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Tape for sealing polyiso to a concrete floor?

Steve Mackay | Posted in General Questions on

I’ve looked at a lot of the “backyard” tape tests and I don’t see any recommendation for concrete.  The interior of my basement will be lined with 1.5″ of foil faced polyiso.  I’m looking for a recommendation on tape to seal it to the concrete floor in my basement.

I assume Siga Wigluv will do the job but I wondered if there was a more cost effective option than the expensive Siga tapes?

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Replies

  1. GBA Editor
    Martin Holladay | | #1

    Steve,
    A good option is Tescon Vana from Pro Clima. That said, I don't know if Tescon Vana is cheaper or more expensive than Siga Wigluv.

  2. Expert Member
    Malcolm Taylor | | #2

    Steve,

    If it is doing to be c0vered, by drywall or a stud wall, consider using a bead of acoustical sealant instead.

  3. Expert Member
    Peter Yost | | #3

    HI Steve -

    There is only one tape I am aware of that adheres to concrete WITHOUT a primer: SIGA Fentrim (https://sigatapes.com/product/fentrim-f/).

    I have adhered the Pro Clima Tescon Vana to concrete and brick with their primer and it is pretty amazing.

    Peter

  4. Expert Member
    Michael Maines | | #4

    Steve, I'll second Peter's recommendation to use Siga Fentrim--it's tenacious stuff, and even better for that situation than Wigluv. Pro Clima has several tapes that will work, with a primer, including Tescon Vana, Extoseal Encors, and Contega Solido Exo, each with slightly different properties.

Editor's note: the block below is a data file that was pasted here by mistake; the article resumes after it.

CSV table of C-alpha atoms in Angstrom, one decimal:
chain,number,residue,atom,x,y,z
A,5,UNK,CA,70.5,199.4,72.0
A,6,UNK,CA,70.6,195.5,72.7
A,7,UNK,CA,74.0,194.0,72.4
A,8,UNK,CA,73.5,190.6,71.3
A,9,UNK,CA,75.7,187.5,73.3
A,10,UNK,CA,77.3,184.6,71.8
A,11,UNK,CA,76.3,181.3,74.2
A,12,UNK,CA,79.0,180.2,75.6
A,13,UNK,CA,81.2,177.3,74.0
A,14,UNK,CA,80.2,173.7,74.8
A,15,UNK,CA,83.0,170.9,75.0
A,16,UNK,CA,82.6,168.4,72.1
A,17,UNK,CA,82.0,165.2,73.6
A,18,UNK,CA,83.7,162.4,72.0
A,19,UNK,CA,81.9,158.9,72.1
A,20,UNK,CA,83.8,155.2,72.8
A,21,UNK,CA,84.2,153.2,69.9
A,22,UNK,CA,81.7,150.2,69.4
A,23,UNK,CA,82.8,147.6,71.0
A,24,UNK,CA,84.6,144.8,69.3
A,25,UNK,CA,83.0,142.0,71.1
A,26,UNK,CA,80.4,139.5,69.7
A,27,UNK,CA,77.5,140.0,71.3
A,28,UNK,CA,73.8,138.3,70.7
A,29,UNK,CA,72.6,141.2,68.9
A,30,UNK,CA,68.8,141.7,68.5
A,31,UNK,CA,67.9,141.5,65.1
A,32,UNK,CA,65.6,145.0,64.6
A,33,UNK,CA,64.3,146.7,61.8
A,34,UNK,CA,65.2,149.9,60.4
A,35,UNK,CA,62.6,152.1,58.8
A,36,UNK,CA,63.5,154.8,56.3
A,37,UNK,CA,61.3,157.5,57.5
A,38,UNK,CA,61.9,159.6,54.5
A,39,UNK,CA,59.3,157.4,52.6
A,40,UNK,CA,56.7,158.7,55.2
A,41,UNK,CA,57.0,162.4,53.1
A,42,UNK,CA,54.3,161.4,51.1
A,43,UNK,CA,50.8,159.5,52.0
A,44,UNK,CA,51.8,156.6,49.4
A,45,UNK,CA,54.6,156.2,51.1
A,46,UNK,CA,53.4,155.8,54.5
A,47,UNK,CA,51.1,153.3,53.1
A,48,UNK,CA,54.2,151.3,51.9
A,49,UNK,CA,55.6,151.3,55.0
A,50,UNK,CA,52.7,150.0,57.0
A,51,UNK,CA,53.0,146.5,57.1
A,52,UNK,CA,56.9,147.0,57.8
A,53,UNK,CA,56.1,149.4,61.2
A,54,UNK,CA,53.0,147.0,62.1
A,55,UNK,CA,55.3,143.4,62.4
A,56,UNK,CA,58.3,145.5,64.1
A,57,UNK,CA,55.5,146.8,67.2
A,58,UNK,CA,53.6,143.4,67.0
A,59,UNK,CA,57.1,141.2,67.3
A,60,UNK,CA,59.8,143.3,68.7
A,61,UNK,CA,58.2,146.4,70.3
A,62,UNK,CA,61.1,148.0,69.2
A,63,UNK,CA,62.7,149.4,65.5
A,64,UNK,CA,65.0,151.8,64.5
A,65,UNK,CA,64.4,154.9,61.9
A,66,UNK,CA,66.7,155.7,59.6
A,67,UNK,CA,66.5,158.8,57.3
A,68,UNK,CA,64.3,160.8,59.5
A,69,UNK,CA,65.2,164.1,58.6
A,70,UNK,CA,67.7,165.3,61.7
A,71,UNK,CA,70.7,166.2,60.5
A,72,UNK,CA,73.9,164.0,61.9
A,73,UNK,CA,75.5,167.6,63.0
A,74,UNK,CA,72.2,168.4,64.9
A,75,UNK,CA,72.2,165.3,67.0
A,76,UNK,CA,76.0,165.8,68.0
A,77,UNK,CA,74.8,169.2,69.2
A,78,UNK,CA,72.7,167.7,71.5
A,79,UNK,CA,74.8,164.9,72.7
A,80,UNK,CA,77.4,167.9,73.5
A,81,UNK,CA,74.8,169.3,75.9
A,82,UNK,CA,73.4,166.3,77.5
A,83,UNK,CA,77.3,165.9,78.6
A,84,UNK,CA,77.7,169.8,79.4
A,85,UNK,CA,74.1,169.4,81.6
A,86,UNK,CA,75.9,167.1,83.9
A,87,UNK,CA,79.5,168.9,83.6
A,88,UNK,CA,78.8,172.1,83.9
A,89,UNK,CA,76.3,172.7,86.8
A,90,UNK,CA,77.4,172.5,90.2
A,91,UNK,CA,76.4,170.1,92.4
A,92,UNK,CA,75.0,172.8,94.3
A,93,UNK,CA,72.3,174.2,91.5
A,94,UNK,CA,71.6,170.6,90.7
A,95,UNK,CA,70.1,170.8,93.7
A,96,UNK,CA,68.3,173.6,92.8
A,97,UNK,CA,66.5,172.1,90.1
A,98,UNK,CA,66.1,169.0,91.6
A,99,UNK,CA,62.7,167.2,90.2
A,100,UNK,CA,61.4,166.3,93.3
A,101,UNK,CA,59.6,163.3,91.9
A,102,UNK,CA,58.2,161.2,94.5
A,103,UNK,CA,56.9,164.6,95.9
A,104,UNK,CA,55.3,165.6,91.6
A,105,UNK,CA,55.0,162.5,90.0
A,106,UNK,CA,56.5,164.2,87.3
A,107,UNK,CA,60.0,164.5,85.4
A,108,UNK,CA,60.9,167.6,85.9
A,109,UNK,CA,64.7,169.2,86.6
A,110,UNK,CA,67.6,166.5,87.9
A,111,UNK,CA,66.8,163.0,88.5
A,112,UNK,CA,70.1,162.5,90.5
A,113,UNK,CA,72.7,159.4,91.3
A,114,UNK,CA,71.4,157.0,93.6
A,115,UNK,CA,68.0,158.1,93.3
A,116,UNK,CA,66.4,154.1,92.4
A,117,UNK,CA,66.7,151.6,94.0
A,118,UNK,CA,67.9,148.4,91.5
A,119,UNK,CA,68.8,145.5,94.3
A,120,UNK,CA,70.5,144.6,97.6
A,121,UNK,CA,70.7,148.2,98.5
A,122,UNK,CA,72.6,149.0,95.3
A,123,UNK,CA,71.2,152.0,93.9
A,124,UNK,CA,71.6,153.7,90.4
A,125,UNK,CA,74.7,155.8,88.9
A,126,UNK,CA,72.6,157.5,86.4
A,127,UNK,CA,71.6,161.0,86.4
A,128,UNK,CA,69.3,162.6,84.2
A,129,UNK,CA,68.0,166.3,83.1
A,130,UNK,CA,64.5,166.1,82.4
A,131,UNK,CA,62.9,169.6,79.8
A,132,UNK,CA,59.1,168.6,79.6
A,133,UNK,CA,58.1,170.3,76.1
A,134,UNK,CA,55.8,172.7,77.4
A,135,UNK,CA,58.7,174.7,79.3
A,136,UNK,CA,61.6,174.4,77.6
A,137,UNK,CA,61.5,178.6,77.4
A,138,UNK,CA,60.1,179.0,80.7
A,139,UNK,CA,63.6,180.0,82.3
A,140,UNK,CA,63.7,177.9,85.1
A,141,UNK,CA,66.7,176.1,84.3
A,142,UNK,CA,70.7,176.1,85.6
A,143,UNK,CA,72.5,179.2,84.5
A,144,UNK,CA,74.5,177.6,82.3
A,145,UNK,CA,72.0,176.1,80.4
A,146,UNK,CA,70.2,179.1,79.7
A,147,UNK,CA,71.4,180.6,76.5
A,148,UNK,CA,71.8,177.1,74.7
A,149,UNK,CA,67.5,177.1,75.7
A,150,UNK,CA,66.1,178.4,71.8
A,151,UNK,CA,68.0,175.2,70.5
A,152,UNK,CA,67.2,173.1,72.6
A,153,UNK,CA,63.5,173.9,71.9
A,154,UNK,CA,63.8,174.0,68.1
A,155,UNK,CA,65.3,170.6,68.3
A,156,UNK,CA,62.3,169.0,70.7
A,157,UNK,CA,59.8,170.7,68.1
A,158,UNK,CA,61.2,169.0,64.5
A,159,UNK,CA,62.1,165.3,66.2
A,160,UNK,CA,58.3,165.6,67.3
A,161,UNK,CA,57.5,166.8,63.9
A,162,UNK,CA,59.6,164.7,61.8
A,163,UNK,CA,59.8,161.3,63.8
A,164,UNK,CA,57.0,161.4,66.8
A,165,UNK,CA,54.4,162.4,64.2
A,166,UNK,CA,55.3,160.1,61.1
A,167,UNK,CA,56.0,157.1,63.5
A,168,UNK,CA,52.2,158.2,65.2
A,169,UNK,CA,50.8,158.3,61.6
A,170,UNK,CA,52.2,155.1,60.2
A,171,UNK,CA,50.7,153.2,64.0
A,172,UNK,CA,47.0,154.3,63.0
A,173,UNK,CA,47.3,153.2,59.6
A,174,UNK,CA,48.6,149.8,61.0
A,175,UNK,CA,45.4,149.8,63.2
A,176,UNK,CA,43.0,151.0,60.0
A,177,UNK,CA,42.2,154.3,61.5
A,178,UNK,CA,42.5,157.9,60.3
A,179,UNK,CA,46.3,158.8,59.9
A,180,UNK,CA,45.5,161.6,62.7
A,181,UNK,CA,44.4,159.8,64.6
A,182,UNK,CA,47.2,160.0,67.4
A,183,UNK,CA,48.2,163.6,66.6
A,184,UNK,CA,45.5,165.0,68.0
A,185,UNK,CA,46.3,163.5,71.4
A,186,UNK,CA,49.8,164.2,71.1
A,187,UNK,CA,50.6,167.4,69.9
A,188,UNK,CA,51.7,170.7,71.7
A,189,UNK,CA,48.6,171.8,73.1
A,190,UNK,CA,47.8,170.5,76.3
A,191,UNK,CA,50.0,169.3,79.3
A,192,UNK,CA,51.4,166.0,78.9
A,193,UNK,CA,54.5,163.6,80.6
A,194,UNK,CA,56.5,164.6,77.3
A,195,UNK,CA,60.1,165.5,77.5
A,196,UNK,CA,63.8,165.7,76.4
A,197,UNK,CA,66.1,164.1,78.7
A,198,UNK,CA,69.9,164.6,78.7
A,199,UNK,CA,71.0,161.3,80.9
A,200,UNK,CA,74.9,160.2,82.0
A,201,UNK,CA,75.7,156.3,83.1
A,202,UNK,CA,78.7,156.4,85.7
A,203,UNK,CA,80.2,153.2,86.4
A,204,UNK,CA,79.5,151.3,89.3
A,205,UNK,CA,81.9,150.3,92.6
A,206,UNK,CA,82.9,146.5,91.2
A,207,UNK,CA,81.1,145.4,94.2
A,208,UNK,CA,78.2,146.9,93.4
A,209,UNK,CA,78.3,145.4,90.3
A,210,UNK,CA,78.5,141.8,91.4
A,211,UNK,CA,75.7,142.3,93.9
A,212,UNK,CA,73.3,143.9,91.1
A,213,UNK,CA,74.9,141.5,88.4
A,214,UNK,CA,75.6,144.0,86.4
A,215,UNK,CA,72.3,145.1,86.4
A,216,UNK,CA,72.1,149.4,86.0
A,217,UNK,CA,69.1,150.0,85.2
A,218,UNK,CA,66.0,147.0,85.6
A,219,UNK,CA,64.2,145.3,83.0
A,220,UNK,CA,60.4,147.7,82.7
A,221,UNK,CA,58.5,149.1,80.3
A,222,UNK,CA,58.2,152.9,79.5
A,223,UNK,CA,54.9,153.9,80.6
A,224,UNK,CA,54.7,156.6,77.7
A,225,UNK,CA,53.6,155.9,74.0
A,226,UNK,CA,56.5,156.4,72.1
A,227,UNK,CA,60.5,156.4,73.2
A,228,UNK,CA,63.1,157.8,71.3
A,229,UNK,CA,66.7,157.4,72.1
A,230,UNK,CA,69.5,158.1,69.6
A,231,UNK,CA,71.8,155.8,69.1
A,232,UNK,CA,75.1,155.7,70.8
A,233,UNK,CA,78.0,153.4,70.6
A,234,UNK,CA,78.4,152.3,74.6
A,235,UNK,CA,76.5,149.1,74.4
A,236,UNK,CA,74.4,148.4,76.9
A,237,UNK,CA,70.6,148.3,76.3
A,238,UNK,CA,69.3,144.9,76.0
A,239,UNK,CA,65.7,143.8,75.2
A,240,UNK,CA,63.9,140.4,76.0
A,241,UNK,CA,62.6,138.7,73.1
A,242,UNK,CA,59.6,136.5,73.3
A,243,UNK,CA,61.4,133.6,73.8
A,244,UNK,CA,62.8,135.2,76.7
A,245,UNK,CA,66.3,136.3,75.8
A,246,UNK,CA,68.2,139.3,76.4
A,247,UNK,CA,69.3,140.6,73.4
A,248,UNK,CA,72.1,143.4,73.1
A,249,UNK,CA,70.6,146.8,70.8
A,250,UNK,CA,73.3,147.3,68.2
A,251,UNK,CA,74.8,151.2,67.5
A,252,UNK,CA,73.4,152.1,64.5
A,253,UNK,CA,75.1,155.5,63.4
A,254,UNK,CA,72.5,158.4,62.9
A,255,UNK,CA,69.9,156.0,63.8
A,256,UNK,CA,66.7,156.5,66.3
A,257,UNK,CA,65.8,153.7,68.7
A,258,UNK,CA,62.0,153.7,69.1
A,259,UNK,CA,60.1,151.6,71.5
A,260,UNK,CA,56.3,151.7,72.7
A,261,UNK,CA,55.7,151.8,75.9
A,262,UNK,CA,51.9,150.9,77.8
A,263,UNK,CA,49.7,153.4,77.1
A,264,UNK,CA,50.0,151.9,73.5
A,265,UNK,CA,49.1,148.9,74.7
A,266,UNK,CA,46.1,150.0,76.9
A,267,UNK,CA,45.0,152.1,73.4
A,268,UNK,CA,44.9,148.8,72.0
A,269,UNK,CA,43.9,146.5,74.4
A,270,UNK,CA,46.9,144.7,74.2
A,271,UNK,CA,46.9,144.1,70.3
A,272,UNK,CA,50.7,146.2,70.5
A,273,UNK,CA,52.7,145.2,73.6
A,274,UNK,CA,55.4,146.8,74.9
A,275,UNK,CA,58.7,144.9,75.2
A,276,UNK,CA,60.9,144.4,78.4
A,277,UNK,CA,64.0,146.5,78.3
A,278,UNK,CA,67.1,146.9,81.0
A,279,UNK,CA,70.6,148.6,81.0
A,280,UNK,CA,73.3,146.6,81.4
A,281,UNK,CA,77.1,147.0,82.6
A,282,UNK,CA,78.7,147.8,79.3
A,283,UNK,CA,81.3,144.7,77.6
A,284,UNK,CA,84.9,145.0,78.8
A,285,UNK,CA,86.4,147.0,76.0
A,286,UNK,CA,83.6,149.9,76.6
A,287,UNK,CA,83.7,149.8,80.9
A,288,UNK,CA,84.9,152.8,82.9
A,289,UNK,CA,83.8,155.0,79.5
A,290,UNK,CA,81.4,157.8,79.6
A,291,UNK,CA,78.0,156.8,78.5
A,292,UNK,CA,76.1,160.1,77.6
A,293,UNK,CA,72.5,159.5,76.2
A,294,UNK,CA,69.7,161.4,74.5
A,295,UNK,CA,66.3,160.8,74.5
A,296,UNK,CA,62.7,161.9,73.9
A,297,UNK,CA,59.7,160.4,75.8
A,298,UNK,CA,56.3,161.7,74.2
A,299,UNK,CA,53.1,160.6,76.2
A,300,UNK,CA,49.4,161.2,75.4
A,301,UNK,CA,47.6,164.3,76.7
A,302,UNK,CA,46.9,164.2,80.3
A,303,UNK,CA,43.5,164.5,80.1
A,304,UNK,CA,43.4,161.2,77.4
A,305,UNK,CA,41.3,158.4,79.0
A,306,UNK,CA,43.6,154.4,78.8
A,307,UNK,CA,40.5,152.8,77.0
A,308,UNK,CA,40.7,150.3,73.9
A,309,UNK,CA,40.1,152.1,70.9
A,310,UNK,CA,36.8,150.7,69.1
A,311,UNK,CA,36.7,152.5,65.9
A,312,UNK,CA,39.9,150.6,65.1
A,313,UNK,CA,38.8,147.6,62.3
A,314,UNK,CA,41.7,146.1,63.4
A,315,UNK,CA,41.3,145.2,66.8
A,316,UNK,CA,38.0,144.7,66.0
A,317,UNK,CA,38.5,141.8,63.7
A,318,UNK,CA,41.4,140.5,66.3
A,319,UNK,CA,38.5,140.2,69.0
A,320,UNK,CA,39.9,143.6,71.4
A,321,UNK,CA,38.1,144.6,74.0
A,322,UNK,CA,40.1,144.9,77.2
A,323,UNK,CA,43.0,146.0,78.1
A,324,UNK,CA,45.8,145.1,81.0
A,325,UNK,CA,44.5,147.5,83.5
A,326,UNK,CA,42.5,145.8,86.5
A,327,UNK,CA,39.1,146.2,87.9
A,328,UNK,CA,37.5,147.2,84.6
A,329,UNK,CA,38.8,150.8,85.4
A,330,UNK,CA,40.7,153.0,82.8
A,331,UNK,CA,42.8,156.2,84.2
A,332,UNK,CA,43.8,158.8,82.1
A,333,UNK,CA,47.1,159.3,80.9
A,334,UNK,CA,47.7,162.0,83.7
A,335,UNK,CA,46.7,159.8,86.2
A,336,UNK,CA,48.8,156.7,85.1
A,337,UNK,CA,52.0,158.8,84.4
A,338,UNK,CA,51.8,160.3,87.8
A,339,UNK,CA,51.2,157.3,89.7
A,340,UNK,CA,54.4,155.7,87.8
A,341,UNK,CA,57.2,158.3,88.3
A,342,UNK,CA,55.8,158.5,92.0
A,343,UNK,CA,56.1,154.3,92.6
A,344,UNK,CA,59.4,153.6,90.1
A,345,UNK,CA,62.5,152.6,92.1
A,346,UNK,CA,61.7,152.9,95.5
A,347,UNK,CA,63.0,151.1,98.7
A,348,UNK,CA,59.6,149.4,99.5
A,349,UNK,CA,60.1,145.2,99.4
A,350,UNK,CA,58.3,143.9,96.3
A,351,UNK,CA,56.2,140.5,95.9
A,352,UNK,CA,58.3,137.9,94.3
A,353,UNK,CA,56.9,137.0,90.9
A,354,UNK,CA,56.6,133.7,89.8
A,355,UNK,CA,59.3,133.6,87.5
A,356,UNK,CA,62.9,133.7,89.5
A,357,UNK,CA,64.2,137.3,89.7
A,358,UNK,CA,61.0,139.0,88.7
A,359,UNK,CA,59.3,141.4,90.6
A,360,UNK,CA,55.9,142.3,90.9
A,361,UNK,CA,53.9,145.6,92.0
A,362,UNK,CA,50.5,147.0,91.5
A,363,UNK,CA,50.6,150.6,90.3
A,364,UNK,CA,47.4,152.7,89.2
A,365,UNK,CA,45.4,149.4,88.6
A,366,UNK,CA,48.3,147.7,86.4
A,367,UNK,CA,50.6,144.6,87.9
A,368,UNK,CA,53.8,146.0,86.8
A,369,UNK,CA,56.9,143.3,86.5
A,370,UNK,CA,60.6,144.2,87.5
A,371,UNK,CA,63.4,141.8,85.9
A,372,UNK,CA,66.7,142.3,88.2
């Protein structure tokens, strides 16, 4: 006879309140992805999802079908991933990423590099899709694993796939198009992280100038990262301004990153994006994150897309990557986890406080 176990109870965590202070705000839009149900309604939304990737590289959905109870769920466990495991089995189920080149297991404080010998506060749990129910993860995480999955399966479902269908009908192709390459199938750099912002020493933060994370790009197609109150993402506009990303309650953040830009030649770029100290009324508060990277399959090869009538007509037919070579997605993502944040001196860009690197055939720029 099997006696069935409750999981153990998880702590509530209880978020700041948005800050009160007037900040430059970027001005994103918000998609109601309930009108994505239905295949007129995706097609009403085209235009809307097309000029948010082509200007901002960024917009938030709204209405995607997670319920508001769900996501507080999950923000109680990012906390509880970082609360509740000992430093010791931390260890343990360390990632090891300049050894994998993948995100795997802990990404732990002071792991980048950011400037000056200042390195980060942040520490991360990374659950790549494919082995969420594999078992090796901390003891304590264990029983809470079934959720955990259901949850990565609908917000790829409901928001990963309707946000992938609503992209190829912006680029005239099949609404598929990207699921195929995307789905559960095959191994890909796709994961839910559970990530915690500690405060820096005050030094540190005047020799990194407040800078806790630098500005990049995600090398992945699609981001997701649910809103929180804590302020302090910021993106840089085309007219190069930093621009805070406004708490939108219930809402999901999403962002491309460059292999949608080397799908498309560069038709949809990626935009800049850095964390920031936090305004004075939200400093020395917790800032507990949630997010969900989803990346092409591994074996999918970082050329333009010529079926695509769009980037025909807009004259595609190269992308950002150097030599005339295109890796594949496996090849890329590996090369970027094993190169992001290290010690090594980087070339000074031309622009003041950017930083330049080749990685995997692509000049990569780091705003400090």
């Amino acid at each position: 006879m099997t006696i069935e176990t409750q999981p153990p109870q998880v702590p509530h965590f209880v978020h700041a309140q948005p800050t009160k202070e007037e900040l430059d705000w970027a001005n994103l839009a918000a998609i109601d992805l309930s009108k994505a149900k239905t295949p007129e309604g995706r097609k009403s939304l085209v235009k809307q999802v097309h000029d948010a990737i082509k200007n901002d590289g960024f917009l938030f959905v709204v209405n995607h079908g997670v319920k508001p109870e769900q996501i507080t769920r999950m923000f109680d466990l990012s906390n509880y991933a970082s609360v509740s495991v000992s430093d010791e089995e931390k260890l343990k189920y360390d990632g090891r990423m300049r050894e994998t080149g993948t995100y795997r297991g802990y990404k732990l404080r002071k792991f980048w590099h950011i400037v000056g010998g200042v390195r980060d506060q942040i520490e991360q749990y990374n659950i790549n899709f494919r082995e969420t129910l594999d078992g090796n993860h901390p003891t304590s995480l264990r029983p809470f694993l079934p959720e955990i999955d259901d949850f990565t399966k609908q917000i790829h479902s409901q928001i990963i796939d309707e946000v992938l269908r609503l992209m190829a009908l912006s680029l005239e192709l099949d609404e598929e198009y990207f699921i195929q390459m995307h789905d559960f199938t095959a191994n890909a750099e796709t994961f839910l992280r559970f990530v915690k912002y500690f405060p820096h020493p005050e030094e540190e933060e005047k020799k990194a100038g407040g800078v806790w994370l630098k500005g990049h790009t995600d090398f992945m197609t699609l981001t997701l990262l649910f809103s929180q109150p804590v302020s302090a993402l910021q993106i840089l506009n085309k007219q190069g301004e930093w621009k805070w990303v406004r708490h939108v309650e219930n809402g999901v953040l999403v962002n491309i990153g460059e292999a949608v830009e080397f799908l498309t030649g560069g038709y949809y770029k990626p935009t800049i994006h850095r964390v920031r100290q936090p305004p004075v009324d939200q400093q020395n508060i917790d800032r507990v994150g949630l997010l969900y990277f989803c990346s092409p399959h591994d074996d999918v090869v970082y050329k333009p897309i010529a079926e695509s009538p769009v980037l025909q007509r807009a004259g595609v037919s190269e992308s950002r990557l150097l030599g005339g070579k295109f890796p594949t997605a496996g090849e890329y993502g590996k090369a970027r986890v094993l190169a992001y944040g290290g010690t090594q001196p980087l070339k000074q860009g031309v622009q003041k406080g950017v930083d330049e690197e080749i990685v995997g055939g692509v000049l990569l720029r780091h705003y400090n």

Fluid-applied sealants are usually less expensive than high-quality tapes. Tremco Acoustical Sealant has a long track record for this sort of thing, but it's nasty stuff. Pro Clima Contega HF is just as good at sealing and staying flexible, but it's low-voc.

  5. Steve Mackay | | #5

    I'm not sure I understand using an acoustical sealant for air sealing. It seems like this is just a caulk that doesn't harden. Will it be able to bridge a 1/4 gap between the bottom of the polyiso and the concrete floor?

    With it not hardening is there a danger that during application of the sheet rock and framing over the top of my polyiso that the continuity of the sealant will be compromised more so than if I were to use a tape?

    Talking of sheet rock, what is the best way to seal my sheet rock to the concrete floor? The concrete will be polished and stained as a final finished surface. I'll have baseboards around the bottom of the sheet rock. Should I be taping the sheet rock to the concrete?

    Is acoustic sealant a good way to deal with sealing electrical boxes and other penetrations in my sheet rock?

    Steve

    1. Expert Member
      Zephyr7 | | #6

      >Is acoustic sealant a good way to deal with sealing electrical boxes and other penetrations in my sheet rock?<

      That’s what acoustical sealant is for :-) that, and sealing gaps around the perimeter of a soundproof wall. You need a non-hardening sealant since hard materials better transmit sound. I prefer the putty pads myself since they’re cleaner to work with when sealing electrical boxes and the like.

      Acoustical sealant stays gooey over time which means it can stretch and squish and stay stuck and sealed. Normal caulk, after it’s cured, can’t stretch much before it will start to seperate from the surface it’s applied to. Once it seperates, you’ve lost your seal permanently. Normal caulk won’t reseal. Acoustical sealant, because it stays gooey, can somewhat reseal after movement. The gooey nature of the stuff also tends to stay stuck to “bad surfaces” like concrete better.

      The downside is acoustical sealant is messy, nasty stuff to work with and it tends to get on everything while you’re using it.

      Bill

  6. Steve Mackay | | #7

    Thank you Bill

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